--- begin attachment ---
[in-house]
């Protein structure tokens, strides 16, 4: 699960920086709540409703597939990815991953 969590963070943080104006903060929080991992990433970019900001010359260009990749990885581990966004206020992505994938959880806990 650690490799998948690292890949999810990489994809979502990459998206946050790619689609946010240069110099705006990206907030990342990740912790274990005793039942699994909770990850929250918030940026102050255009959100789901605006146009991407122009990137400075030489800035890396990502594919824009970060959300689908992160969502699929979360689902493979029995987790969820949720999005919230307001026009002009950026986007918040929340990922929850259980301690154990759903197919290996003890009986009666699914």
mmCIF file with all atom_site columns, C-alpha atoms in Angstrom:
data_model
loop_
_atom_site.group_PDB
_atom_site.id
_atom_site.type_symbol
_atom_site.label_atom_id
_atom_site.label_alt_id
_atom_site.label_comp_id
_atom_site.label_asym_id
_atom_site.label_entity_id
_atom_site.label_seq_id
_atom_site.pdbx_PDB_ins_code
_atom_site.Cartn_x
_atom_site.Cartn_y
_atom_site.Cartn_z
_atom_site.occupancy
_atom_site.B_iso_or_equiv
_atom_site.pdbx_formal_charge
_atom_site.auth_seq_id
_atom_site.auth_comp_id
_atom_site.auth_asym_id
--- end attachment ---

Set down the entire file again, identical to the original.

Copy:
[in-house]
């Protein structure tokens, strides 16, 4: 699960920086709540409703597939990815991953 969590963070943080104006903060929080991992990433970019900001010359260009990749990885581990966004206020992505994938959880806990 650690490799998948690292890949999810990489994809979502990459998206946050790619689609946010240069110099705006990206907030990342990740912790274990005793039942699994909770990850929250918030940026102050255009959100789901605006146009991407122009990137400075030489800035890396990502594919824009970060959300689908992160969502699929979360689902493979029995987790969820949720999005919230307001026009002009950026986007918040929340990922929850259980301690154990759903197919290996003890009986009666699914």
mmCIF file with all atom_site columns, C-alpha atoms in Angstrom:
data_model
loop_
_atom_site.group_PDB
_atom_site.id
_atom_site.type_symbol
_atom_site.label_atom_id
_atom_site.label_alt_id
_atom_site.label_comp_id
_atom_site.label_asym_id
_atom_site.label_entity_id
_atom_site.label_seq_id
_atom_site.pdbx_PDB_ins_code
_atom_site.Cartn_x
_atom_site.Cartn_y
_atom_site.Cartn_z
_atom_site.occupancy
_atom_site.B_iso_or_equiv
_atom_site.pdbx_formal_charge
_atom_site.auth_seq_id
_atom_site.auth_comp_id
_atom_site.auth_asym_id